Why digital assets require active management


For investors looking to access the rapidly growing digital asset ecosystem, there are now a number of options.

While both the number of issuers targeting this market and their offers should continue to increase, these products are now broadly divided into four main categories:

  1. Single asset passive;
  2. Multi-asset liabilities;
  3. Active liquid; and
  4. Active illiquid.

Passive index investing, or multi-asset investing, has grown significantly in popularity among more traditional assets, such as stocks. This is largely due to the weaker pricing structure of the products and the efficiency of the markets in which they participate. In short, if there is no real alpha to generate, your best bet is to pay as low a fee as possible for the beta. While this makes perfect sense for more efficient markets, thoughtful active management can help deliver real value in rapidly changing emerging markets, like digital assets.

Different assets offer varying opportunities depending on the the size and sophistication of market participants.

All asset classes and technologies have an inherent growth curve, or life cycle, of their own. We think the rationale for optimism about digital assets is relatively straightforward; Blockchain technology is an economic innovation that is in its infancy. Investing in digital assets today is akin to investing in the internet in the early 90s. In other words, while there will be volatility over the next few years, the market beta is expected to be the friend of the investor. In addition, and as with the early technologies of equity and venture capital investing, there are inherent asymmetries of information and corresponding benefits for sophisticated investors. Historically, all trades have winners and losers, and today in digital assets the winners typically actively manage their investments and risks while the losers are passive index vehicles.

Market inefficiencies

The first is always the most difficult.

We collectively witness the first 24 hours a day, 7 days a week, 52 weeks a year, global asset class. Therefore, new operational procedures are created and implemented to support the industry that never sleeps. A market like this lends itself to a plethora of inefficiencies regarding timing of access to information, accurate interpretation of information, accessing global markets in a time sensitive manner and, more importantly, access to scalable and institutionalized processes and infrastructure. The “New York City of Assets” has an ongoing news cycle. Without Reg FD, an SEC rule that prohibits the disclosure of relevant information to a select group of individuals, information that affects investments can be disclosed at any time and to anyone. Even more valuable than speed of information is the ability to interpret it accurately. The talent required to respond to catalysts and events in an asset class that lacks standard reporting cannot be underestimated. Experienced managers with scalable infrastructures are not only better equipped to access information, but we believe they are far superior to interpret and act on that information. This trend is no different from traditional equity markets. However, since the majority of market players are not institutional and do not have access to the same advantages as in traditional markets, there are substantial alpha opportunities in digital assets that simply do not exist elsewhere.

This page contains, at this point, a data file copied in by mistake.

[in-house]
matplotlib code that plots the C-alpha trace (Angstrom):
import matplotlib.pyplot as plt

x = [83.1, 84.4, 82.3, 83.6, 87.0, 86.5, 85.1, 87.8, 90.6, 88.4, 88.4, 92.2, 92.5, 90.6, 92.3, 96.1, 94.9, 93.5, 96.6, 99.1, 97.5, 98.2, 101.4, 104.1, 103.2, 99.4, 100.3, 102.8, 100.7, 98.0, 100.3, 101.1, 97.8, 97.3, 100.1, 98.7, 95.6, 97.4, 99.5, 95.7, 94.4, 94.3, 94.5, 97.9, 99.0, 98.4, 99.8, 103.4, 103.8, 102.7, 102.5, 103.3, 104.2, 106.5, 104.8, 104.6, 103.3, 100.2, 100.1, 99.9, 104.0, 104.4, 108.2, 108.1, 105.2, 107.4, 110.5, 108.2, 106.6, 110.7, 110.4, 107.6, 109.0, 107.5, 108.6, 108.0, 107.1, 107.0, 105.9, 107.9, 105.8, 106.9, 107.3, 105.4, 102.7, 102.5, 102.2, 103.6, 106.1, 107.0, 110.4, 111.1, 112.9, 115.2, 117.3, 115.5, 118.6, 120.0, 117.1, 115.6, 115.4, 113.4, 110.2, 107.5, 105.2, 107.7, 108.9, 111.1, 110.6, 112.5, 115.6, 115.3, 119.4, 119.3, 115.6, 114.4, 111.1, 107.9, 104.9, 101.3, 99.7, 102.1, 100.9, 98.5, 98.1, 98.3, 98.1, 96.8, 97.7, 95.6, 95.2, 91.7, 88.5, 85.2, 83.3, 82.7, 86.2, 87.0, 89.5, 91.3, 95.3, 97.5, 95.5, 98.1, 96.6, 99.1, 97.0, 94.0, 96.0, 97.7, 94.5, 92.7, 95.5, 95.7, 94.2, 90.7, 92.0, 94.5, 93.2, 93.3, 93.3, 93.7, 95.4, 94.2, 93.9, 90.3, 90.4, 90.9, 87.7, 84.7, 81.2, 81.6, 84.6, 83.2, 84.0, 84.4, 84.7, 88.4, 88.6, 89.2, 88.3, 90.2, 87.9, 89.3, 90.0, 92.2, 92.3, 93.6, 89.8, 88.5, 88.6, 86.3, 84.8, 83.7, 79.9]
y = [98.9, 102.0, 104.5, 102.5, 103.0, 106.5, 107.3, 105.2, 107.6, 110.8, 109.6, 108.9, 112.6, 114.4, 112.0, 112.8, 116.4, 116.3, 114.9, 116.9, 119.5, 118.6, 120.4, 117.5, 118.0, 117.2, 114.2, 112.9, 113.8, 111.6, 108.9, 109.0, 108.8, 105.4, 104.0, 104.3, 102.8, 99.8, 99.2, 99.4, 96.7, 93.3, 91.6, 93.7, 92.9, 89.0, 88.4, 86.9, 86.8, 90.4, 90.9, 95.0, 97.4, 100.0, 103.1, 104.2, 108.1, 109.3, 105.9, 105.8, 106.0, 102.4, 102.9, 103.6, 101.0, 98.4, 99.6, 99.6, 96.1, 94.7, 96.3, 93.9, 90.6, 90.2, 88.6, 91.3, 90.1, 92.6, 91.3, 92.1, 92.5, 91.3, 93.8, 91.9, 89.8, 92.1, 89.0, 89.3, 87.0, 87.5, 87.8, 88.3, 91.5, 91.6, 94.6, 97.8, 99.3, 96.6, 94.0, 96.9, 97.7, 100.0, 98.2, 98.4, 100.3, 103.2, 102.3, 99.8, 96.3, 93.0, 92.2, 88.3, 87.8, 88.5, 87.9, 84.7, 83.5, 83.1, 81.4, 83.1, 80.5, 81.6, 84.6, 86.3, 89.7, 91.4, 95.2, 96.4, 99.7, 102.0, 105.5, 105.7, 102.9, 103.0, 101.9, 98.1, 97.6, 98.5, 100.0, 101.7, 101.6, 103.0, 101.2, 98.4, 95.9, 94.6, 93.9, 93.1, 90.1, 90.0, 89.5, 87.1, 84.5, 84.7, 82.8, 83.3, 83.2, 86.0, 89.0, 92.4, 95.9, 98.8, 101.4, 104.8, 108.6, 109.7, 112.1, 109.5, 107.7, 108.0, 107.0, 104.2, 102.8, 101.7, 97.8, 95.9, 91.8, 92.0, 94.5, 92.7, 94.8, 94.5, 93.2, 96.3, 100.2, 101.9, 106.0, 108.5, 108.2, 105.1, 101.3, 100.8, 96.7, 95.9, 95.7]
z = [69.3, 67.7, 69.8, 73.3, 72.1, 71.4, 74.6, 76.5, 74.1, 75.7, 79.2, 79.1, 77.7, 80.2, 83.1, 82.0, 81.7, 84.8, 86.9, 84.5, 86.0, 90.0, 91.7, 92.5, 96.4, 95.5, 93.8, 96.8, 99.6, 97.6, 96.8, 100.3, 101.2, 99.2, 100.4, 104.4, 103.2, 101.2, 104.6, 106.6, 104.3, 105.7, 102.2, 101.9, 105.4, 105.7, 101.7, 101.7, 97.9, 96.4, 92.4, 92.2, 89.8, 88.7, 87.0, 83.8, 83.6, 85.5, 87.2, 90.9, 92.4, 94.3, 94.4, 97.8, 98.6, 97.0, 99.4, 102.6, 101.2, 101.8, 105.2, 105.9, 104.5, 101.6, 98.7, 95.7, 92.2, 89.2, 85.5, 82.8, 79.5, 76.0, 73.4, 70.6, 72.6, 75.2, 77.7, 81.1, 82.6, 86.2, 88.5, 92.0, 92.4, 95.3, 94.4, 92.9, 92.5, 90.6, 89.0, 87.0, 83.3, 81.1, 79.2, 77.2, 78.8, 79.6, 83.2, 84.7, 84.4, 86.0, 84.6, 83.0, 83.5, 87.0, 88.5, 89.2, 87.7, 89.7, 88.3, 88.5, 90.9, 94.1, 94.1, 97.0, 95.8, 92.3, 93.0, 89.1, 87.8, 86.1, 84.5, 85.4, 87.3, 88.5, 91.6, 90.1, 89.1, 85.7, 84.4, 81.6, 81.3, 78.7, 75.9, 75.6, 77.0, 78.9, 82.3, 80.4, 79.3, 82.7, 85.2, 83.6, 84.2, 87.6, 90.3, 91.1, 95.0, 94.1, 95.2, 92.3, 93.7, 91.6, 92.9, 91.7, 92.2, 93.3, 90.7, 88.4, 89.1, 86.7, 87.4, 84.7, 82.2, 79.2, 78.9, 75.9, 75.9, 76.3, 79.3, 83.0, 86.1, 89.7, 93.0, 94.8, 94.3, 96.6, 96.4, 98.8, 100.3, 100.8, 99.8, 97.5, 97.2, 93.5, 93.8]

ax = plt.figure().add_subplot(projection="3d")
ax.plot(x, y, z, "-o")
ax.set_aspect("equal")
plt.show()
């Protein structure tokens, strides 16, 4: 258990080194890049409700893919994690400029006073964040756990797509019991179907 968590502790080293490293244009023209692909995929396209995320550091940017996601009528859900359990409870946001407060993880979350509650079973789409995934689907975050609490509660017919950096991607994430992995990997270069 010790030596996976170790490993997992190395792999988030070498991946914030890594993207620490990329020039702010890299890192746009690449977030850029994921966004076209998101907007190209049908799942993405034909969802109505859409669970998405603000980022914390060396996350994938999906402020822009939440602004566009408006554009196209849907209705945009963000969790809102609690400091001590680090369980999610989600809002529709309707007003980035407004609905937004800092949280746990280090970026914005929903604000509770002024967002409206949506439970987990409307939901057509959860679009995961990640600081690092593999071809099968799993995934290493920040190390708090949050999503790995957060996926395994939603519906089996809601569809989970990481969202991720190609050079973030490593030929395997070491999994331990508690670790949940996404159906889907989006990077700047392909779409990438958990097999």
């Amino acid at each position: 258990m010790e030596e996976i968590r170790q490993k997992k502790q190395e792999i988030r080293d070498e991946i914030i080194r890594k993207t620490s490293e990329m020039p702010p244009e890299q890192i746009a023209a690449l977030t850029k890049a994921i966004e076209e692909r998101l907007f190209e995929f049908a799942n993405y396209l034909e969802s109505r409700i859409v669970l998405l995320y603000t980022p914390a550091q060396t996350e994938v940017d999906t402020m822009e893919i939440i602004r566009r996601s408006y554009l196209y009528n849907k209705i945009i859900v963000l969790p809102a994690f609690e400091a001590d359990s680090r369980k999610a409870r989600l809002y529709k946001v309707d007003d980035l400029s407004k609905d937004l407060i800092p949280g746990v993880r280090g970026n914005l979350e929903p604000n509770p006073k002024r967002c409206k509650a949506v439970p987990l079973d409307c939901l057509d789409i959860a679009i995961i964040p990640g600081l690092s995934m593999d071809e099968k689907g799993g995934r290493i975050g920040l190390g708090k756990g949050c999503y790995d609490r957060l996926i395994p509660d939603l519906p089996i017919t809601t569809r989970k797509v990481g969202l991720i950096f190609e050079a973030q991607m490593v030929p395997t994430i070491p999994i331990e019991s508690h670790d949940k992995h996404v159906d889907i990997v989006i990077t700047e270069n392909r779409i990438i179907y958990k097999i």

Niche topic

Jack of All Trades, Master of None.

The digital asset space encompasses unique and nuanced industries, such as Web 3.0, NFT, DeFi, Music / Fan Engagement, and Gaming, to name a few. How can investors expect to have expertise in all of these unfamiliar topics if they are not immersed in research and thematic conversation on a daily basis? The fact that most active managers do not compete with each other but with a global retail audience presents a huge disparity in sophistication and investor access. Active managers have extensive portfolio teams with access to professional information networks, whose sole responsibility is to stay informed about these different sectors. The index from which passive vehicles are built is formed by the unsophisticated majority, and not by the highly skilled minority who historically feast on these dynamics.